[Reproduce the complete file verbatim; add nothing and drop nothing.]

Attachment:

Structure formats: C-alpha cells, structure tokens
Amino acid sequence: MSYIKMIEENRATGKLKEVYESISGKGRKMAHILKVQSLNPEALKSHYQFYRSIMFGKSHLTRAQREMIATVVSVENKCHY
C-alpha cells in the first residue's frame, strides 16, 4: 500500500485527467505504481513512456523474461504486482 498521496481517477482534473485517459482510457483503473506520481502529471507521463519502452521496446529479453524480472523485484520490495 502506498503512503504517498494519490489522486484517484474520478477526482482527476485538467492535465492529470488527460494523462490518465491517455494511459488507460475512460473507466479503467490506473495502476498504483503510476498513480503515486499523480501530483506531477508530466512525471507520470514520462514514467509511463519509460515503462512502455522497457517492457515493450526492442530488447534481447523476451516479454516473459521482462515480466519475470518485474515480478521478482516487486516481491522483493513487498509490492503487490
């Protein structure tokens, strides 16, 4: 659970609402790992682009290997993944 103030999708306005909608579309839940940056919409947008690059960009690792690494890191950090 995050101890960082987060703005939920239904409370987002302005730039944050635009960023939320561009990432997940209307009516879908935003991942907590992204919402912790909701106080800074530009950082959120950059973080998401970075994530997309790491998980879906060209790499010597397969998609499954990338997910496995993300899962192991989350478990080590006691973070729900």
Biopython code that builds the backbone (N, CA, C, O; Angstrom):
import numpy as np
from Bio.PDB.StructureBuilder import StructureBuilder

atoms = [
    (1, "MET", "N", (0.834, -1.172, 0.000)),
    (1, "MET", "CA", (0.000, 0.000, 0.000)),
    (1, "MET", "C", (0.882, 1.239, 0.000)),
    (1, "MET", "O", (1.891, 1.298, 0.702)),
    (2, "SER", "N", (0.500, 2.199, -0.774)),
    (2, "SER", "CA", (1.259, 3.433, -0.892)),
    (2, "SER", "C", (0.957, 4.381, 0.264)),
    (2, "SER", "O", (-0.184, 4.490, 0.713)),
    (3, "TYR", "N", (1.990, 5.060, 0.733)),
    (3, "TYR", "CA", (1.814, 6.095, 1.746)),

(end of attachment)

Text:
Structure formats: C-alpha cells, structure tokens
Amino acid sequence: MSYIKMIEENRATGKLKEVYESISGKGRKMAHILKVQSLNPEALKSHYQFYRSIMFGKSHLTRAQREMIATVVSVENKCHY
C-alpha cells in the first residue's frame, strides 16, 4: 500500500485527467505504481513512456523474461504486482 498521496481517477482534473485517459482510457483503473506520481502529471507521463519502452521496446529479453524480472523485484520490495 502506498503512503504517498494519490489522486484517484474520478477526482482527476485538467492535465492529470488527460494523462490518465491517455494511459488507460475512460473507466479503467490506473495502476498504483503510476498513480503515486499523480501530483506531477508530466512525471507520470514520462514514467509511463519509460515503462512502455522497457517492457515493450526492442530488447534481447523476451516479454516473459521482462515480466519475470518485474515480478521478482516487486516481491522483493513487498509490492503487490
């Protein structure tokens, strides 16, 4: 659970609402790992682009290997993944 103030999708306005909608579309839940940056919409947008690059960009690792690494890191950090 995050101890960082987060703005939920239904409370987002302005730039944050635009960023939320561009990432997940209307009516879908935003991942907590992204919402912790909701106080800074530009950082959120950059973080998401970075994530997309790491998980879906060209790499010597397969998609499954990338997910496995993300899962192991989350478990080590006691973070729900």
Biopython code that builds the backbone (N, CA, C, O; Angstrom):
import numpy as np
from Bio.PDB.StructureBuilder import StructureBuilder

atoms = [
    (1, "MET", "N", (0.834, -1.172, 0.000)),
    (1, "MET", "CA", (0.000, 0.000, 0.000)),
    (1, "MET", "C", (0.882, 1.239, 0.000)),
    (1, "MET", "O", (1.891, 1.298, 0.702)),
    (2, "SER", "N", (0.500, 2.199, -0.774)),
    (2, "SER", "CA", (1.259, 3.433, -0.892)),
    (2, "SER", "C", (0.957, 4.381, 0.264)),
    (2, "SER", "O", (-0.184, 4.490, 0.713)),
    (3, "TYR", "N", (1.990, 5.060, 0.733)),
    (3, "TYR", "CA", (1.814, 6.095, 1.746)),